Update: The Impossible Project has discontinued this film as of late 2013, but since this film was on the market for quite some time, you’ll be able to find it floating around retail stores and on eBay.
The Impossible Project already had a winner on its hands with the excellent PX 680 Color Shade Cool film, which featured awesome colors and no weird texture defects. Finally getting the color situation under control, IP turned its focus to finally solving the most vexing problem it has faced since the beginning: the opacifier.
When instant film pops out of the camera, the developing chemicals remain temporarily sensitive to light. Classic Polaroid film solved this problem with a layer of gray chemicals called opacifier that protected the image and faded away to nothing as the photo finished developing. This is what caused the classic Polaroid ‘reveal’ that was so captivating. When I was a kid I’d always stare at the image, watching it slowly appear out of a chemical fog.
Polaroid dumped all their chemical production in the trash in the mid-2000s, and the process for making the old opacifer disappeared forever. When the Impossible Project took over, the paste was long gone and they struggled to find a replacement. IP films thus far have been sensitive to light when they pop out, requiring the photographer to shoot the film into a box or under a darkslide, then hiding it somewhere away from light to protect it.
Photo by Dan Finnen
It worked, sort of. People who didn’t know better or were used to old Polaroid immediately blew out their first few packs and were confused by the blank results. Taping darkslides to the front of cameras was cumbersome and prone to failure. The Impossible Project released frog tongue adapters and tried their best to educate people, but the opacifier issue just wouldn’t go away.
So that’s why PX 680 Color Protection film is a big deal, and IP knows it. They’ve made this the first type of film they actually guarantee to work, and have gone all out celebrating and publicizing it. But the big question is: does it work? And does it still have the great colors of the previous ‘cool’ generation?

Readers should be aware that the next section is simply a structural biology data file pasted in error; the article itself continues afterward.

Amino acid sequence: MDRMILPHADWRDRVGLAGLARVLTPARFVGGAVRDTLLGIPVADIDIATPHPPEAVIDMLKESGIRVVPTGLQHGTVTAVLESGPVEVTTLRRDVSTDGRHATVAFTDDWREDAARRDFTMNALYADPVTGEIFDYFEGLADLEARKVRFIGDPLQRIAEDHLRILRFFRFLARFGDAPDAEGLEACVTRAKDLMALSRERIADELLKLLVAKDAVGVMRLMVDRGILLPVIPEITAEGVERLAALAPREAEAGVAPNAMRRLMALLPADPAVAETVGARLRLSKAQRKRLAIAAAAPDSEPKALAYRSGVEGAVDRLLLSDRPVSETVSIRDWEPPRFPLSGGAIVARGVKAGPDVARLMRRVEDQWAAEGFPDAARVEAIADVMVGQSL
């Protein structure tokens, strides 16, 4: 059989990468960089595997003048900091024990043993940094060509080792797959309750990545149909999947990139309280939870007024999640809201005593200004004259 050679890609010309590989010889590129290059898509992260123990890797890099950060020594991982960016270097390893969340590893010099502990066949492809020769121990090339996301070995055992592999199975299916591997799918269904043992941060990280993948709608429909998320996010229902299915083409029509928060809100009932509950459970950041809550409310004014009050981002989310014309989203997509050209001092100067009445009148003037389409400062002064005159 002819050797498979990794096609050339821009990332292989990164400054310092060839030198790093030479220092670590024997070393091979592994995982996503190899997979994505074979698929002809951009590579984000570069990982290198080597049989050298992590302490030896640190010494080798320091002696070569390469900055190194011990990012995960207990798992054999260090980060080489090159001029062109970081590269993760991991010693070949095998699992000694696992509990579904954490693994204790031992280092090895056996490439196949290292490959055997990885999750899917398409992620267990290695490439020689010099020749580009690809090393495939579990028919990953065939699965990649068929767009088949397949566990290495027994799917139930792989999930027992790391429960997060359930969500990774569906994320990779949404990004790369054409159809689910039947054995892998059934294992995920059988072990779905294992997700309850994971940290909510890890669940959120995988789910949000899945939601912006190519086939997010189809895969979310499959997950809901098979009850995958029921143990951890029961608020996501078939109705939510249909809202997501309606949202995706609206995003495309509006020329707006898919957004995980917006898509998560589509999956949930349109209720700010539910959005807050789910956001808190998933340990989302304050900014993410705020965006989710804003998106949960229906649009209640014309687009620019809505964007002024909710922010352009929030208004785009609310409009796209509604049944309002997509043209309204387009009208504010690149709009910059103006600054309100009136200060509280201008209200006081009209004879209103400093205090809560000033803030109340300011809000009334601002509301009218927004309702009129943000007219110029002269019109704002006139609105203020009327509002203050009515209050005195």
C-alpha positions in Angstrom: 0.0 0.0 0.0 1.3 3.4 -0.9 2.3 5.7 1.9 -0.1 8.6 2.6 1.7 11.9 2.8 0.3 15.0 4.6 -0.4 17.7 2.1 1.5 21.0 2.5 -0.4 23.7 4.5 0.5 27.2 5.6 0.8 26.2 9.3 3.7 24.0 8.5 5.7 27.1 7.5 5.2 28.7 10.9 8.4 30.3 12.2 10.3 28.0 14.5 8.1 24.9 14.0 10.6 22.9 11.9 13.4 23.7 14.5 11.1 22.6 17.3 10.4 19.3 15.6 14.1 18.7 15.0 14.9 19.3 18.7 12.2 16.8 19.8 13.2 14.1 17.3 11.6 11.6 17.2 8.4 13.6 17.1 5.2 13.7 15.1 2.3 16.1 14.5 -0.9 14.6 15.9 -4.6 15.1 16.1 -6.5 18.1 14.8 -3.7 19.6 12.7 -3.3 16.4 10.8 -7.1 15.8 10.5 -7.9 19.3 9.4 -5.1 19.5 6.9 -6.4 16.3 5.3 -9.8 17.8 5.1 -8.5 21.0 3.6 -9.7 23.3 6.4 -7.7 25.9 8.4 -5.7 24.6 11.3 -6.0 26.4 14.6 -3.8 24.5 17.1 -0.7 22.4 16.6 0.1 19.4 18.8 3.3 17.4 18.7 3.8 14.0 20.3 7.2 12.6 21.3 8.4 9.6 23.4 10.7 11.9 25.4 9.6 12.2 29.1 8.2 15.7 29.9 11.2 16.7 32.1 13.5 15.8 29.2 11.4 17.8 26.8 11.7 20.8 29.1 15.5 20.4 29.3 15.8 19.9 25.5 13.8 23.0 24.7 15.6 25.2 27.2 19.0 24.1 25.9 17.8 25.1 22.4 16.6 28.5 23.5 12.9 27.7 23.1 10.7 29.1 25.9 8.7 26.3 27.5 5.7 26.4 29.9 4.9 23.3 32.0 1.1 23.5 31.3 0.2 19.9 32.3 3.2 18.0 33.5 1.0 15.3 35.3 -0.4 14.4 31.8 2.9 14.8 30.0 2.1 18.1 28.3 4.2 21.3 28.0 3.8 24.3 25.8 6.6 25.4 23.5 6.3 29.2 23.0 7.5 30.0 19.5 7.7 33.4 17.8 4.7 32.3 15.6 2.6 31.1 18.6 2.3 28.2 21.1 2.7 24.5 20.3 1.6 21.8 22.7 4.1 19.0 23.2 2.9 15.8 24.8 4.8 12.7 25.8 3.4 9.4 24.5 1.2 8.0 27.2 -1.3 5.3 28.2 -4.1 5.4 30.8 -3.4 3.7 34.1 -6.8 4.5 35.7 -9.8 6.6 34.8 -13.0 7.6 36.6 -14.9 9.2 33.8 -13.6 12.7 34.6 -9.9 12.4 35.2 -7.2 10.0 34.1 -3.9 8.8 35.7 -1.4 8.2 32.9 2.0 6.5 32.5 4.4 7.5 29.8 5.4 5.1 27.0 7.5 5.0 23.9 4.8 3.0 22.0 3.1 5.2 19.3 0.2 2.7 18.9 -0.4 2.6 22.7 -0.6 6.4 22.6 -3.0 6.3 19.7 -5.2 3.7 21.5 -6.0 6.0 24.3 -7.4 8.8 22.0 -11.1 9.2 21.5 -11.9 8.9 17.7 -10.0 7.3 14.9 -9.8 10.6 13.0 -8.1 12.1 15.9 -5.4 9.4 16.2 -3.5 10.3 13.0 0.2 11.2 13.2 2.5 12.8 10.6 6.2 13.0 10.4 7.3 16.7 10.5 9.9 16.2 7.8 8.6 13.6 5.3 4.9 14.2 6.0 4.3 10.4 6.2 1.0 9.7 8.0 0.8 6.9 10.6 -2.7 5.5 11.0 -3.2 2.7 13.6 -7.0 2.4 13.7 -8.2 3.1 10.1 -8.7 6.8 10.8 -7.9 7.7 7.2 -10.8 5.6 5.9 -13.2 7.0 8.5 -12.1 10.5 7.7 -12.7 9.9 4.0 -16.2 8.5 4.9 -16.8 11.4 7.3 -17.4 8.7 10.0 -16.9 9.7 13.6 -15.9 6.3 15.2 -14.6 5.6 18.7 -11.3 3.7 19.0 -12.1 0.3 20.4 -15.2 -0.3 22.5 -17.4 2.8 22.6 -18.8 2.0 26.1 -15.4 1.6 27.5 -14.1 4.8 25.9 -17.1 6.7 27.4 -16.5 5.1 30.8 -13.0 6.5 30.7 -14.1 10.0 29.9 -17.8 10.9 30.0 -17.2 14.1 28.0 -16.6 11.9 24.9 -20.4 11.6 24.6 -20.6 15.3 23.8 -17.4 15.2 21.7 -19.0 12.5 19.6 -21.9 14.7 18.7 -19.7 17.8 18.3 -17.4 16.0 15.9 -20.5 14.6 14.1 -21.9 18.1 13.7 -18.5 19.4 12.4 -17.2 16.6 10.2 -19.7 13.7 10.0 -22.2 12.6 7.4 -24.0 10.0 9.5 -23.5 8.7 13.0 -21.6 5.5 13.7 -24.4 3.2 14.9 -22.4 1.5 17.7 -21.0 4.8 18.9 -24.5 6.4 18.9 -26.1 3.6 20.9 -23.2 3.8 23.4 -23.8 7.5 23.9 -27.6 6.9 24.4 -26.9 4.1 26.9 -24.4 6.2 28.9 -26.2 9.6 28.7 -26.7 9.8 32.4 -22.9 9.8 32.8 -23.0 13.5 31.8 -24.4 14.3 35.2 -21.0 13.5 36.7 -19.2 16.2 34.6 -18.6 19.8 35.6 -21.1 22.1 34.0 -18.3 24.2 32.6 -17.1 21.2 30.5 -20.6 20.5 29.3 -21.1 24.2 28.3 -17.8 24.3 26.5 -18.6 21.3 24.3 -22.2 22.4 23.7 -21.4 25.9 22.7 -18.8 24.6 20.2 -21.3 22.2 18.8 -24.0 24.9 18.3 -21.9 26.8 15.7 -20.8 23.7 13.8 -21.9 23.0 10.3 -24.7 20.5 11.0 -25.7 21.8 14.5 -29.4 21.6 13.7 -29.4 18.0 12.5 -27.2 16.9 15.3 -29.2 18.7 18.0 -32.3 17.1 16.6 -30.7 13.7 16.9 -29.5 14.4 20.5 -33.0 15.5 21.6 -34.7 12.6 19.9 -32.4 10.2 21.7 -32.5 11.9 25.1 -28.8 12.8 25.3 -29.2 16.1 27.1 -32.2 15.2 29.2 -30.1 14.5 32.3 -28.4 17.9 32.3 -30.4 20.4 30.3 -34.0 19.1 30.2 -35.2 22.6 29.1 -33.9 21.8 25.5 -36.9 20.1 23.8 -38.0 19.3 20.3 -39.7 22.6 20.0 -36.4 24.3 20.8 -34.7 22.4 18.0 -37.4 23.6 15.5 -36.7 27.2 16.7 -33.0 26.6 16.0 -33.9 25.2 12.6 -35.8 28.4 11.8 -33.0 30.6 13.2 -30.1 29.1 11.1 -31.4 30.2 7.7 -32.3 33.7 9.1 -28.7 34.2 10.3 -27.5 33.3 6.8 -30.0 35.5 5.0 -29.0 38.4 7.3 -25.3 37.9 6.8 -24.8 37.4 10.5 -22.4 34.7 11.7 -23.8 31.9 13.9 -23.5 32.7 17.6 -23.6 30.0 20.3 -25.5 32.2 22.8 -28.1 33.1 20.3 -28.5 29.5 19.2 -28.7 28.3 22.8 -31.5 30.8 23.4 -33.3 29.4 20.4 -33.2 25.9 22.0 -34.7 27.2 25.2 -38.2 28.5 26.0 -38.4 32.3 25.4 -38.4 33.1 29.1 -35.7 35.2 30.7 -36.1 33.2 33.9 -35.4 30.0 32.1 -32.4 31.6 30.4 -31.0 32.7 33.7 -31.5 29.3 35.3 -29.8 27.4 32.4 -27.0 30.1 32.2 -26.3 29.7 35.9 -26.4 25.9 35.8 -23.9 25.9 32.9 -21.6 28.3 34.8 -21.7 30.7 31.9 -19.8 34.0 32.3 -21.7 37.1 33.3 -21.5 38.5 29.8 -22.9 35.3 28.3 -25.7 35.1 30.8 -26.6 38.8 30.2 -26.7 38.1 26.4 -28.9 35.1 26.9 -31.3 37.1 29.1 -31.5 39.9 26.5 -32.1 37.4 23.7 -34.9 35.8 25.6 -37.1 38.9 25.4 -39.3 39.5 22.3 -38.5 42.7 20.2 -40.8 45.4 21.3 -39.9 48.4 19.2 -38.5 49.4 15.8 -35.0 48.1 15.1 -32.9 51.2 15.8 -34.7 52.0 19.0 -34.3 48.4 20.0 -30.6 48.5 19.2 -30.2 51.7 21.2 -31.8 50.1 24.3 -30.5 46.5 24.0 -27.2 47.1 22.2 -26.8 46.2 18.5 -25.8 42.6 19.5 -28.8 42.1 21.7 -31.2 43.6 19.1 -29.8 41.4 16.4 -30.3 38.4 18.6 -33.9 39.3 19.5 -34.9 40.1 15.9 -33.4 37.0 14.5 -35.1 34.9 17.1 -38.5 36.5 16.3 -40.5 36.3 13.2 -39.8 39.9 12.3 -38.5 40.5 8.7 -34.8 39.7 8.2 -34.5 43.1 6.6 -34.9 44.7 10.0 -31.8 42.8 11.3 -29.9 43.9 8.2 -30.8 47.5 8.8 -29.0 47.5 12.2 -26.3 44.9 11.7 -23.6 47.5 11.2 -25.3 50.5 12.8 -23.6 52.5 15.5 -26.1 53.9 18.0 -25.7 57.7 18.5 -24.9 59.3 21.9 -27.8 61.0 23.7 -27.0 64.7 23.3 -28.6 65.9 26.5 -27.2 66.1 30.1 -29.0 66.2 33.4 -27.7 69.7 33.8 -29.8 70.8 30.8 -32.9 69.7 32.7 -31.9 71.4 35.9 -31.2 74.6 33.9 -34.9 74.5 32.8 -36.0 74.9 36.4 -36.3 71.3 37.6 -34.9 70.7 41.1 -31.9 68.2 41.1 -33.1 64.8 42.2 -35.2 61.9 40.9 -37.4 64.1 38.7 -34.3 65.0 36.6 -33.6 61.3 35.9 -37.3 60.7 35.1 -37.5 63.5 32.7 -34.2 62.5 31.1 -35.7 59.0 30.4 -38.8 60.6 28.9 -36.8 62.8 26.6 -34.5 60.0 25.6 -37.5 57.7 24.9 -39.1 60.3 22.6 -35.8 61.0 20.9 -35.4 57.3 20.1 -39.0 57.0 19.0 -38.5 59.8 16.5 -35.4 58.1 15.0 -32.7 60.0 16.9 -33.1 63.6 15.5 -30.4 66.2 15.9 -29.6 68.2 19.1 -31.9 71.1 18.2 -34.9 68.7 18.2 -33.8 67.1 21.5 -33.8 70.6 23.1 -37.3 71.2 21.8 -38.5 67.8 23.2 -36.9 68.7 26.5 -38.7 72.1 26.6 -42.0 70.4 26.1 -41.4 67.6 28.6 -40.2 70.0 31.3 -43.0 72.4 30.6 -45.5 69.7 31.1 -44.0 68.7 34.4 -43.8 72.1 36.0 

For the most part, the answer is yes. The new blue IP opacifier actually works fairly well and the colors still look great. IP has every right to be proud, as this is the first generation of film they can hand off to an everyday person without worrying they’ll not be able to figure out how to use it. IP’s future as a company seems a lot more secure now with this challenge largely under their belt. They’ve come a long way from the leaky sepia-toned instant photos of their first flush films.
Unlike Polaroid, the Impossible opacifier is blue instead of gray. Also unlike Polaroid, it takes ages to go away. If you want to sit and watch the photo develop, go for it, but you’re going to be staring at dark blue for at least an hour or two before much of anything appears. When I first shot a few color protection photos I thought I had severely underexposed them since they just appeared completely dark blue. However, if you’re patient, the image will eventually appear from the blue fog to reveal itself.
An important note: if you’re shooting outside you should still definitely keep on your darkslide or frog tongue and hide the film somewhere after taking it. The IP opacifier is decent, but it’s no match for the power of the sun. Your image will probably survive, but it’ll be overexposed and faded. To stay on the safe side I treat this like any other previous generation of Impossible Project film.
As for the colors themselves, they’re mostly the same as PX 680 Color Shade Cool. Personally, they seem a bit less vibrant than Cool and ever so slightly bluer. There is no problem with the lizard skin defect or dots, which is excellent. I imagine that the image will prove to be fairly stable, as my Cool generation photos have shown to be quite durable.
If you’re experienced with Impossible Project films, I still recommend PX 680 Color Shade Cool over this film simply because most likely you’ll find it cheaper and the colors are great. However don’t hesitate to get this film, especially if you’re new to IP films or are buying it for somebody who is. It’s a lot easier to use than previous generations and makes the point where IP is finally beginning to recapture some of that Polaroid magic.